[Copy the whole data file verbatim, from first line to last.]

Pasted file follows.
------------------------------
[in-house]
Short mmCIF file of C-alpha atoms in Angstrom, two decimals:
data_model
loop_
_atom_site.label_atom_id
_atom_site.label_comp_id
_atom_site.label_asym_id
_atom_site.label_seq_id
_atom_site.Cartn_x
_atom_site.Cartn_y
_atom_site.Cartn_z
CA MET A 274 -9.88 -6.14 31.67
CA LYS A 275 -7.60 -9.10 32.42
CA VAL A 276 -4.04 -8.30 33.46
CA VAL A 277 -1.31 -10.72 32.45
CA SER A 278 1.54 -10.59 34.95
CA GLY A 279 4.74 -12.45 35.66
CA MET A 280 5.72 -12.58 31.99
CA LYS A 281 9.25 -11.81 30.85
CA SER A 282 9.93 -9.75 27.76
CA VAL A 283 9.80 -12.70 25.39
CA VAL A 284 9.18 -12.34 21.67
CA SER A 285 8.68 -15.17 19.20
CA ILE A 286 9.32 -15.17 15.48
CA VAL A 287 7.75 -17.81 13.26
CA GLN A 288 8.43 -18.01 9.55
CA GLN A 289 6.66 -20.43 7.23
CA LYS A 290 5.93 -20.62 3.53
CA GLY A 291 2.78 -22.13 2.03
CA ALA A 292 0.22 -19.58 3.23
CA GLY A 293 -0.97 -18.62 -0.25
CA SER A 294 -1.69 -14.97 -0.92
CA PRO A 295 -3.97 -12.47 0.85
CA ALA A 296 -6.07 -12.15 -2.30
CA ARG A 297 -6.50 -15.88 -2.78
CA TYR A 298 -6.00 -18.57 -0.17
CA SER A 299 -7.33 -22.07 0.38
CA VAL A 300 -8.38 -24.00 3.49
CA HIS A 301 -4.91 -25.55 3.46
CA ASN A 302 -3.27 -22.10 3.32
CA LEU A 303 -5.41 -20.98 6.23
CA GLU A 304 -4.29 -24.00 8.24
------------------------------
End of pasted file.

[in-house]
Short mmCIF file of C-alpha atoms in Angstrom, two decimals:
data_model
loop_
_atom_site.label_atom_id
_atom_site.label_comp_id
_atom_site.label_asym_id
_atom_site.label_seq_id
_atom_site.Cartn_x
_atom_site.Cartn_y
_atom_site.Cartn_z
CA MET A 274 -9.88 -6.14 31.67
CA LYS A 275 -7.60 -9.10 32.42
CA VAL A 276 -4.04 -8.30 33.46
CA VAL A 277 -1.31 -10.72 32.45
CA SER A 278 1.54 -10.59 34.95
CA GLY A 279 4.74 -12.45 35.66
CA MET A 280 5.72 -12.58 31.99
CA LYS A 281 9.25 -11.81 30.85
CA SER A 282 9.93 -9.75 27.76
CA VAL A 283 9.80 -12.70 25.39
CA VAL A 284 9.18 -12.34 21.67
CA SER A 285 8.68 -15.17 19.20
CA ILE A 286 9.32 -15.17 15.48
CA VAL A 287 7.75 -17.81 13.26
CA GLN A 288 8.43 -18.01 9.55
CA GLN A 289 6.66 -20.43 7.23
CA LYS A 290 5.93 -20.62 3.53
CA GLY A 291 2.78 -22.13 2.03
CA ALA A 292 0.22 -19.58 3.23
CA GLY A 293 -0.97 -18.62 -0.25
CA SER A 294 -1.69 -14.97 -0.92
CA PRO A 295 -3.97 -12.47 0.85
CA ALA A 296 -6.07 -12.15 -2.30
CA ARG A 297 -6.50 -15.88 -2.78
CA TYR A 298 -6.00 -18.57 -0.17
CA SER A 299 -7.33 -22.07 0.38
CA VAL A 300 -8.38 -24.00 3.49
CA HIS A 301 -4.91 -25.55 3.46
CA ASN A 302 -3.27 -22.10 3.32
CA LEU A 303 -5.41 -20.98 6.23
CA GLU A 304 -4.29 -24.00 8.24